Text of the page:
In late September, the House passed four Continuing Resolutions to fund the government — all of which were promptly rejected by Senate Democrats. They even rejected our attempt to establish formal negotiations in a Conference Committee. In other words, they refused to even come to the table for a discussion. And as a result, they shut down the government at midnight on Sept. 30.
In the days since the shut down began, House Republicans have been working tirelessly to resolve this situation. Unfortunately Senate Democrats still refuse to play ball. The House has begun to pass individual bills to ensure some of our most important programs and agencies remain open during the shut down.
This began with a bill to ensure troops were paid during the shut down — which the Senate passed and the President signed into law. The bill provided the President with broad authority to fund all Department of Defense operations during the shut down — including national guardsman and benefits for the families of our fallen heroes. Regrettably, the administration interpreted this law unreasonably, in what I fear was a political effort to impose as much pain as possible on the military, veterans, and their families.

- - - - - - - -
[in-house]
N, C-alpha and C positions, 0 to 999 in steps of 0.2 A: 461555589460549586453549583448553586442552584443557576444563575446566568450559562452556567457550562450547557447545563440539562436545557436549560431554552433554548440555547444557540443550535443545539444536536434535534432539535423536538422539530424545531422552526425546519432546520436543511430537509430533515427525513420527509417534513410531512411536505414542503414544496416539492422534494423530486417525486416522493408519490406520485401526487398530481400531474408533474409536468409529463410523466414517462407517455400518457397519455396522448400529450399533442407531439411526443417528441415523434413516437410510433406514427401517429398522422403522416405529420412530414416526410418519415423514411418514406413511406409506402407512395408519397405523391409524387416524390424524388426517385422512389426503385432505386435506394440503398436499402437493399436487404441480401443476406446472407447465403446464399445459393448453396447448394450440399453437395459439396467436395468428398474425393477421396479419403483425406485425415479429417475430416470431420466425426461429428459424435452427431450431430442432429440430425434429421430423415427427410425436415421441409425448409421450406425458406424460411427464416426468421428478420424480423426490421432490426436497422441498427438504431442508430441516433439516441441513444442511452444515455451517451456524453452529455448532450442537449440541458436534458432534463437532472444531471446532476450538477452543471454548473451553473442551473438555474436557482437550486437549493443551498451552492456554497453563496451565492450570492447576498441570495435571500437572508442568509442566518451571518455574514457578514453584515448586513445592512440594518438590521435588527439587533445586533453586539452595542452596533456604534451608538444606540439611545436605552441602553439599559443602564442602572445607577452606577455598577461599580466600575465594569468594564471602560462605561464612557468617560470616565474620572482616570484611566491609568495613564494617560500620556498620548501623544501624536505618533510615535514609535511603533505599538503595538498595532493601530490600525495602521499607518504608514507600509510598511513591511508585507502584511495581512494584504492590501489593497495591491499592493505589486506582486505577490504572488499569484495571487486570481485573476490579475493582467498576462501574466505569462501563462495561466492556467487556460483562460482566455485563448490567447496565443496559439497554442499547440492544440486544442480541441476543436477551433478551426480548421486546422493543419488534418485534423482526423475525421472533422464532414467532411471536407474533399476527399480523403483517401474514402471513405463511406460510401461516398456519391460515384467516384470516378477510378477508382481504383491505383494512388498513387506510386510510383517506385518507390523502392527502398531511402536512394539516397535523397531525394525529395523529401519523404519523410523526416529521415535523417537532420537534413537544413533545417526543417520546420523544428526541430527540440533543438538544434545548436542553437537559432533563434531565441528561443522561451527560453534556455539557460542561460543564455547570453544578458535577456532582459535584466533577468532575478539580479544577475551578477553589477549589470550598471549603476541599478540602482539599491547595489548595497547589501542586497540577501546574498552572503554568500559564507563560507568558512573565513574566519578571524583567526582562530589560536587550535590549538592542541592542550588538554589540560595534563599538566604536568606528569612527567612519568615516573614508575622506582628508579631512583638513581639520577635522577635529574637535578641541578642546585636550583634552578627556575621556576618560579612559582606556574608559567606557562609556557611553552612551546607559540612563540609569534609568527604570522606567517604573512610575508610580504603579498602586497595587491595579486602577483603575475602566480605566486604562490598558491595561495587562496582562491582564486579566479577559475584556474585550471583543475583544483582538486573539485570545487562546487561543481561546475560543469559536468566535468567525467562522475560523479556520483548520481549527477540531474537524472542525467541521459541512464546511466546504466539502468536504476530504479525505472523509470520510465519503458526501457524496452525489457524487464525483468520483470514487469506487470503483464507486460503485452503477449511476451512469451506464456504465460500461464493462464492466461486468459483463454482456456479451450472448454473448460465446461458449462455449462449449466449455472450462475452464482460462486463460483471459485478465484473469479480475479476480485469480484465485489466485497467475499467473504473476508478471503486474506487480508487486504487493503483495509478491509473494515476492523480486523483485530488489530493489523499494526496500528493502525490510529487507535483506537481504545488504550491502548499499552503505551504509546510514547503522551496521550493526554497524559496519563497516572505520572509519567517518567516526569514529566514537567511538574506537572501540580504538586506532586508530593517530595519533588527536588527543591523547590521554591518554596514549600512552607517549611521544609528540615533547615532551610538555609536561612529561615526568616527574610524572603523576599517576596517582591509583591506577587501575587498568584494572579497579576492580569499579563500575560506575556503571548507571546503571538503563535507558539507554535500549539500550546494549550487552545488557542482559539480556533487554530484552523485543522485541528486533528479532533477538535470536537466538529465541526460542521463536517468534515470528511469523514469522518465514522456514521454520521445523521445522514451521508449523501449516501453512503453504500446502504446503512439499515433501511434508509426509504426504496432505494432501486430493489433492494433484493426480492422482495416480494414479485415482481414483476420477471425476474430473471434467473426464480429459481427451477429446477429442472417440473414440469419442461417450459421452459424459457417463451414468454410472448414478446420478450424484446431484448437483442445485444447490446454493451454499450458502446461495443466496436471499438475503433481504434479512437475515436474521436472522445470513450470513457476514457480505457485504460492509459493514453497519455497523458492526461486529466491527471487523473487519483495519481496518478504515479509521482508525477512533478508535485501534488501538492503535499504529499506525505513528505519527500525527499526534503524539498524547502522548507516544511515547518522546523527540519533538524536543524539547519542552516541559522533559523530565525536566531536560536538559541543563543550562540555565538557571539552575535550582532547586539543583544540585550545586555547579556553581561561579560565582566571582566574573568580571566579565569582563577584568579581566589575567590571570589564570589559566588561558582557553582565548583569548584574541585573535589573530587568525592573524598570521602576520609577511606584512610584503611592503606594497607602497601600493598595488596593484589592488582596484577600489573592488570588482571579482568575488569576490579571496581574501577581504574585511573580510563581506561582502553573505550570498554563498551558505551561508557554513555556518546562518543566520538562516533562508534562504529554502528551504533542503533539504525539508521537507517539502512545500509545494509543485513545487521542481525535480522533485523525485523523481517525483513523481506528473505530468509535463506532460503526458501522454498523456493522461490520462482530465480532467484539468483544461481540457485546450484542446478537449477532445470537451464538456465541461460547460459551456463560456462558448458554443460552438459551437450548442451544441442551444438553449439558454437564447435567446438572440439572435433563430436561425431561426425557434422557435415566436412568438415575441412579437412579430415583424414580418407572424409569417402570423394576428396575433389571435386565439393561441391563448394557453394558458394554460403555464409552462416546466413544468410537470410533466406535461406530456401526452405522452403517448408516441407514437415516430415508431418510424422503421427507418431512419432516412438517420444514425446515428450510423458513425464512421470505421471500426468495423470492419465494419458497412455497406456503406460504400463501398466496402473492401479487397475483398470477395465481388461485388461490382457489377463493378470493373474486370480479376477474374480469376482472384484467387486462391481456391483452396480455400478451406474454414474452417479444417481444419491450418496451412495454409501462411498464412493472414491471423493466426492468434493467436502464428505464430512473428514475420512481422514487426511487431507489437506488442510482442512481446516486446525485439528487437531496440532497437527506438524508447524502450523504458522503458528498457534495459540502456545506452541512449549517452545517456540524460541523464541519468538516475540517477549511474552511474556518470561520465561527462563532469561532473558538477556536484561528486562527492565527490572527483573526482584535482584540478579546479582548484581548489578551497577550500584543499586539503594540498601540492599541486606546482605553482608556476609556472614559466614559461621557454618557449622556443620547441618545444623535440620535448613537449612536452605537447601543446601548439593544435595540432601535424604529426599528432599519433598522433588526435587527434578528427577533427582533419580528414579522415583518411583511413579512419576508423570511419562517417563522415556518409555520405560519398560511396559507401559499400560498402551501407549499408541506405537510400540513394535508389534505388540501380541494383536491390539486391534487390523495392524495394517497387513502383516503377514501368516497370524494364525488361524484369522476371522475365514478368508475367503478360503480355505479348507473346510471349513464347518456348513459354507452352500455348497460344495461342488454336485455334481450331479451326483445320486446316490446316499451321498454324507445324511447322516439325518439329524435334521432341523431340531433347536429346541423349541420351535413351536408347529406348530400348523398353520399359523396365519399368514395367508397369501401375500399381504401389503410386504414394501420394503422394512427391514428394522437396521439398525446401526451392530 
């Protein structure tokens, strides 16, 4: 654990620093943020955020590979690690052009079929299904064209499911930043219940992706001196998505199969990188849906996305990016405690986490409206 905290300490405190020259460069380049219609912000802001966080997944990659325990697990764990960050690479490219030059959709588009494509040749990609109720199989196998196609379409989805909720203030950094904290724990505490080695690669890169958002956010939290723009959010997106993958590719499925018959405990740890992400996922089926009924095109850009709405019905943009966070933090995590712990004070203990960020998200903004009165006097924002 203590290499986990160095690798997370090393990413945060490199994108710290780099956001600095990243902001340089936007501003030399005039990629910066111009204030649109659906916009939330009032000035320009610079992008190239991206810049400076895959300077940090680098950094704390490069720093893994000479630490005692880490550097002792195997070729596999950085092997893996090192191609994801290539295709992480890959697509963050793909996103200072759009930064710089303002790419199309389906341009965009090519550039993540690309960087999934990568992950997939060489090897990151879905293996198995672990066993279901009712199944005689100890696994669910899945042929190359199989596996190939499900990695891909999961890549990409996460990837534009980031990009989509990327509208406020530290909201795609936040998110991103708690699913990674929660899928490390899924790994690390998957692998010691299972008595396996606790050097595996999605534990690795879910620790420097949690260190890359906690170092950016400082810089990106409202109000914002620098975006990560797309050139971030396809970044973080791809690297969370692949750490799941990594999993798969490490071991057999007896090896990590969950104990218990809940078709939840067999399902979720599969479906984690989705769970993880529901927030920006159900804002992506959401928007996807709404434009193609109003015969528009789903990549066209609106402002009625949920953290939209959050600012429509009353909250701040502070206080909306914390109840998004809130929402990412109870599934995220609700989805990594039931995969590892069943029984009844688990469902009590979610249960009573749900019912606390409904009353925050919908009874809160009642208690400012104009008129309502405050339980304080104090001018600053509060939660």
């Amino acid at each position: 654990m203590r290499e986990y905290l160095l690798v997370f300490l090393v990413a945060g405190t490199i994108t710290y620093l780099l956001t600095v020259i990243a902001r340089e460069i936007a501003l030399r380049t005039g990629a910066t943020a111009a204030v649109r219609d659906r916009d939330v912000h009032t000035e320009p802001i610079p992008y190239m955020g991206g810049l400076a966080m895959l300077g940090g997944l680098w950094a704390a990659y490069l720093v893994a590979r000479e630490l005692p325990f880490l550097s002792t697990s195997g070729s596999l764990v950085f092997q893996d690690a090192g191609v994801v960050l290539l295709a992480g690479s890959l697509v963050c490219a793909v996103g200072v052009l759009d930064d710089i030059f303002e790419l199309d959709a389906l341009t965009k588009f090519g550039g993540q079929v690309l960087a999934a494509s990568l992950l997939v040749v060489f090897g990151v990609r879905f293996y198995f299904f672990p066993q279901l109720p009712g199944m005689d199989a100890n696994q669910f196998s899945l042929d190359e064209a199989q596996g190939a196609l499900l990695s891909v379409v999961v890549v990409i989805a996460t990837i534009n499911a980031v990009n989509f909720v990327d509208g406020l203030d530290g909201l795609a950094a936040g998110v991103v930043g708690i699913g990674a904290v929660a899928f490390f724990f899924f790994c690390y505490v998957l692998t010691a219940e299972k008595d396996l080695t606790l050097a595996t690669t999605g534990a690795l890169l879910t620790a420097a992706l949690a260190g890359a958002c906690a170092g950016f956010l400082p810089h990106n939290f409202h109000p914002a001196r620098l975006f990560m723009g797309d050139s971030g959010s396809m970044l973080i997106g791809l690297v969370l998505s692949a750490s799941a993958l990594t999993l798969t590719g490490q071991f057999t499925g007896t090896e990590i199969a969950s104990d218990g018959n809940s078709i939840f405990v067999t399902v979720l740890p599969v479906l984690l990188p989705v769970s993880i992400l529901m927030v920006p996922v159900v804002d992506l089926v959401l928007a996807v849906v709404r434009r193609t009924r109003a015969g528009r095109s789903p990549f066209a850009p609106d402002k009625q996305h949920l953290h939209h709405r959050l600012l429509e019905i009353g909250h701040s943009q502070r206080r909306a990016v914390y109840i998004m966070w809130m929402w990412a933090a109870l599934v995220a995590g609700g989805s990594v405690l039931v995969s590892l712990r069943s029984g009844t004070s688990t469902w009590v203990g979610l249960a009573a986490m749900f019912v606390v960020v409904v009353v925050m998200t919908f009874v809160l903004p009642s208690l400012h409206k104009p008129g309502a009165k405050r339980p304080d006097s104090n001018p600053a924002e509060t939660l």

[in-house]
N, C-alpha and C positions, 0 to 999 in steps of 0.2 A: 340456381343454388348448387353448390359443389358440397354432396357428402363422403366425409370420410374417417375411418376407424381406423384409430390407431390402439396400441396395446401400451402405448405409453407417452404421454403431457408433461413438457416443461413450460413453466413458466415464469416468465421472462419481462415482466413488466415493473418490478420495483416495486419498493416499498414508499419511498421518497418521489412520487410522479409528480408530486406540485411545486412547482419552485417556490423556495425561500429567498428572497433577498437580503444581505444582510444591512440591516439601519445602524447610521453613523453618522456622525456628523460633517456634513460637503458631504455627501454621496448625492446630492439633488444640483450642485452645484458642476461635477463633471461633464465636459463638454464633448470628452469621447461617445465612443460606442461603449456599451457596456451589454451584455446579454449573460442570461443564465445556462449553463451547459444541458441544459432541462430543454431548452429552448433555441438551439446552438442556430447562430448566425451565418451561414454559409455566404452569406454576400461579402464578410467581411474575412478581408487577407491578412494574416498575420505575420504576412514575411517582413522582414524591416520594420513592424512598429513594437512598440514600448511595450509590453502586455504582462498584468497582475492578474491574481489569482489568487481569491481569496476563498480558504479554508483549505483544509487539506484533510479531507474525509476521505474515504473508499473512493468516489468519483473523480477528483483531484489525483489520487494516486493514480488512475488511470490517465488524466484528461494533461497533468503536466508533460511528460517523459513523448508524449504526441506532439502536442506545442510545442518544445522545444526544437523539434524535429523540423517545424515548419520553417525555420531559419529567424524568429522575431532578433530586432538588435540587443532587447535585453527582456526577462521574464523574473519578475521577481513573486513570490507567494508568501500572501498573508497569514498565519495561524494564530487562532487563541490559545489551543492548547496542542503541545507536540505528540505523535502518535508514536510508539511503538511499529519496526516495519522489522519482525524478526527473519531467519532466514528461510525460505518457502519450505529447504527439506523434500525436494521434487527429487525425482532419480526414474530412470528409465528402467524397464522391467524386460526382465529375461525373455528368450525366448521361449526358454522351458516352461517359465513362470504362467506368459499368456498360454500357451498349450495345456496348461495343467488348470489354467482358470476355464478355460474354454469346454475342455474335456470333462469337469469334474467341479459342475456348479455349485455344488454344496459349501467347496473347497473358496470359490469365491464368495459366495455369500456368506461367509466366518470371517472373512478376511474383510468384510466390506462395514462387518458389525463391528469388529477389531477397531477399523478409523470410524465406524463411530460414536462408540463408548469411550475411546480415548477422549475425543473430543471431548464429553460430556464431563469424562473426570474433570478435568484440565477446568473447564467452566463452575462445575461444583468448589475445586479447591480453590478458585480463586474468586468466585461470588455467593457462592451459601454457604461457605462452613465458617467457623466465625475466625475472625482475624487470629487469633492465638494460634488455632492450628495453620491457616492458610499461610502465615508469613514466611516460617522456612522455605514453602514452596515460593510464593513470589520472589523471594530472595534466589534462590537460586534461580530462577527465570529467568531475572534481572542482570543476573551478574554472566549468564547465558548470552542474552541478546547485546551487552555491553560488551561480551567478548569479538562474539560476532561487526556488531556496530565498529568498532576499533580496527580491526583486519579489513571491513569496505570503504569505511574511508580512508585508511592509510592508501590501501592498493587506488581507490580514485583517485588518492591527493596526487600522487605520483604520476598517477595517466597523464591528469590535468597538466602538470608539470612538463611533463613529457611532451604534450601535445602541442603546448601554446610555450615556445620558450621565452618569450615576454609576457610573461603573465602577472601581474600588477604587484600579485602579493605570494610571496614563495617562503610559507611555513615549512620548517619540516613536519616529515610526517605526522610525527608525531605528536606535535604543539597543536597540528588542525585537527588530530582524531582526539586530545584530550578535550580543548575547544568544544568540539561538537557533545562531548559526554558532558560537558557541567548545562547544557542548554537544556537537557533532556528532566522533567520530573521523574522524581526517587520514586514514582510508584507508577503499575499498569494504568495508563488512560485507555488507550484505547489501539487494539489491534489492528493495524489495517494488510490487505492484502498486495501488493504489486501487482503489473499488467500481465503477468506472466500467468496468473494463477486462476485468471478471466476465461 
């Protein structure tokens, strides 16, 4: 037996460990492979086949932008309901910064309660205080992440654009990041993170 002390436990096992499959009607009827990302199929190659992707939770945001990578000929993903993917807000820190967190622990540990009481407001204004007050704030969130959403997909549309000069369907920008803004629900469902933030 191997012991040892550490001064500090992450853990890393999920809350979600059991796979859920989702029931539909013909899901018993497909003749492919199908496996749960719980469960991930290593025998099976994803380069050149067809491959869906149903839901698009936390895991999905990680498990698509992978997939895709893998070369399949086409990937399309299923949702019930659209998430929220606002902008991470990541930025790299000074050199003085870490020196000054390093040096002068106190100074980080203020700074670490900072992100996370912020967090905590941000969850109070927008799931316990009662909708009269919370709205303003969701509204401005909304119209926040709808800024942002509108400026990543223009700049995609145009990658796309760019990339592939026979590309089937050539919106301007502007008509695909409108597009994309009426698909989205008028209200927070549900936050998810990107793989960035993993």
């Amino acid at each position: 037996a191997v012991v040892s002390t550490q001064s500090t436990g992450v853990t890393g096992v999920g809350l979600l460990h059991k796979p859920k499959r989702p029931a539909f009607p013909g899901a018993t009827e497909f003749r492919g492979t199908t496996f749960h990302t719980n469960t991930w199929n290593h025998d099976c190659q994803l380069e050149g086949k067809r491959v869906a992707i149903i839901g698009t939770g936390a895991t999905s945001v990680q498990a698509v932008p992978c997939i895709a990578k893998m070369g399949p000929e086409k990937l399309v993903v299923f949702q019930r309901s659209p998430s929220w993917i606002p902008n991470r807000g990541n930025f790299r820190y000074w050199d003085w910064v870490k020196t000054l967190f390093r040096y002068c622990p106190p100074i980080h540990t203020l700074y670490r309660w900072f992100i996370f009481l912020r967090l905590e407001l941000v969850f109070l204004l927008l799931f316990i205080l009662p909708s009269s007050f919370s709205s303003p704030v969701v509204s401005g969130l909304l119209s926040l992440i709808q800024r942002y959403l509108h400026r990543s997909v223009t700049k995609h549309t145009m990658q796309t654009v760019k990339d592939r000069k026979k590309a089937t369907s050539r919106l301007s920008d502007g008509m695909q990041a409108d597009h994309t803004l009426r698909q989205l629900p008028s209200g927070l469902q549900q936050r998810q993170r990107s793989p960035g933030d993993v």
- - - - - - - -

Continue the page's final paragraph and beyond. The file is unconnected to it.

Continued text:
So the House took matters into their own hands and passed bills that specifically funded many of the agencies and groups the administration left out. This includes legislation to pay our national guardsman and reservists and fund all Department of Veterans Affairs activities. We also passed legislation that provides benefits for the families of our fallen heroes, including transportation to Dover Air Force Base to witness the dignified transfer of their loved one’s remains.
But it doesn’t end there. We passed legislation to fund our national parks and museums, which would allow places like Felsenthal National Wildlife Refuge to be open for outdoorsmen. We voted to fund the WIC program, which provides nutrition assistance for women and children and voted to keep an important education program, Head Start, fully operational. Other bills we’ve passed include funding for the National Institutes of Health, our aviation system, and the Food and Drug Administration. The list goes on and it will continue to get longer.
Unfortunately, most of these bills are stalled in the United States Senate, where Barack Obama’s allies refuse to let them come up for a vote. I am hopeful our work in the House will soon pay-off and the government shut down will come to an end. Until then, I urge my colleagues on the other side of Capitol Hill to consider each individual funding bill quickly and allow essential areas of our government to remain operational.